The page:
When you see Marie revealed for the first time, with that burn makeup and practical smoke pluming out of her hair, it still amazes me. You know how Shane did that smoke? He tried all kinds of things – built a whole apparatus. But in the end, he snaked a tube up into her hair, and just laid just out of frame, puffing cigar smoke through it. He spent that whole shoot day green from that smoke. I need to make that up to him.
KW: What has the response been at festivals for “’Til Death”? Do you have a lot of angry women chasing you down after watching the film?
JT: The response has been overwhelming. I think we just hoped some people would watch it, and laugh at some of the right spots. We’ve been so humbled by the reaction – lots of laughs and kind words. Honestly, it’s so hard to get people to watch a short that any time it happens, any time the stars align and someone is sitting in front of a screen watching a short we made, I’m grateful as hell to that person. And if they don’t like it? That’s real! That’s their response, and I’m responsible to it. We all are. Because the audience rules above all. It’s their movie, not ours. It’s not a movie until someone watches it.
Thankfully I think the humor comes through and protects me from people getting too angry with me! I think they can see that the women in the movie are light years ahead of the men. The women are actually trying to move everyone forward, and the guys are too selfish to see it … they’re trying to stall it out and stay stuck in their past. The movie is about how we see other people when we’re self-centered. The women are actually the protagonists, and these idiot husbands have to go through the worst nightmare of everyone’s life to realize it. In the worlds our team creates, the women are usually already at the finish line, while the men are struggling to get to the start. They haven’t realized even the simple stuff the women see. The story is always about them coming around to the practical, the unselfish space the women have already discovered.
I want to say something explicitly here, on the topic: how women are portrayed in art and media is something we should all be paying attention to. I’ve had a few very involved, passionate conversations with women about ‘Til Death and about movies in general. And they’re right – we need more women making movies, more stories that feature women in leading roles, more Bechdel-ready movies. I’m committed to it.
KW: Can you describe your working partnership with Randall Greenland? You have done a handful of projects together, and it seems like you guys have found a successful groove.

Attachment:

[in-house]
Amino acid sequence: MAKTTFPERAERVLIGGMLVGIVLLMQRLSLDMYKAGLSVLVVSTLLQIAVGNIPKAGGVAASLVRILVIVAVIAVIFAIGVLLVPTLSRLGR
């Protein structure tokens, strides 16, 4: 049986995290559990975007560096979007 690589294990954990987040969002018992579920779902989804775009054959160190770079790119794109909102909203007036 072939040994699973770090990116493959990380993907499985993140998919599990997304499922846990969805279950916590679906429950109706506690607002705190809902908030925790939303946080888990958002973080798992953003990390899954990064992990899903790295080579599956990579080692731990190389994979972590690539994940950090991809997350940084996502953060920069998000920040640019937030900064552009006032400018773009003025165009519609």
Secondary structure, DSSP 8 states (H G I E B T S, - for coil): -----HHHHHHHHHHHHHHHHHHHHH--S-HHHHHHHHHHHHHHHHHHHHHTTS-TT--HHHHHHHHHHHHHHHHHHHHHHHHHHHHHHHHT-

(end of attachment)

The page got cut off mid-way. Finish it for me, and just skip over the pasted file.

JT: If you’re lucky, every once in a while you find someone you respect and like, and that person is a genuine complement to you and how you think, and you are to them. And when you work together, you both get better. That’s Randall and me. And I’m lucky as hell to have gotten to know and work with him.
Randall was a superbly talented writer when we met, and he’s only gotten better. We’ve learned together. We have strengths in different areas, and a relationship where we can really challenge the material and have it always feel like we’re just trying to make it better. It’s not personal. It’s about the project. We strive to sit in the audience’s seat, not our own.
And we know we can trust one another. He doesn’t tell me something works that doesn’t, just to spare my ego. And vice versa. We care about each other, and we want each other to succeed by making the movie succeed. That’s the formula for good work, because neither of us is blowing smoke. We know what we’re out to do: a gripping, primal story, characters you connect with and an emotional journey. And we don’t let each other off the hook. Because neither will the audience!
KW: What filmmakers do you look towards for inspiration and influence?
JT: I love the horror masters, especially Hooper, Romero, Craven. I have profound respect for John Carpenter. He’s self-made and could be the most arrogant SOB ever with that oeuvre, but he’s soft-spoken, considerate – a class act.
I love Alex Aja. Chan Wook Park’s stories and cinematography. Tarantino’s dialogue. But my indie hero is Jason Trost. He’s doing it the way we all dream, scrounging up the money, writing like mad, and making brilliant stuff like The FP and All Superheroes Must Die on pennies. He’s indefatigable and constantly optimistic.
KW: What are your thoughts on the film festival circuit? Many filmmakers feel that its just a money pit with no feedback. You’ve had some major successes at film festivals, including showing your first film at Cannes, so what is your take on it?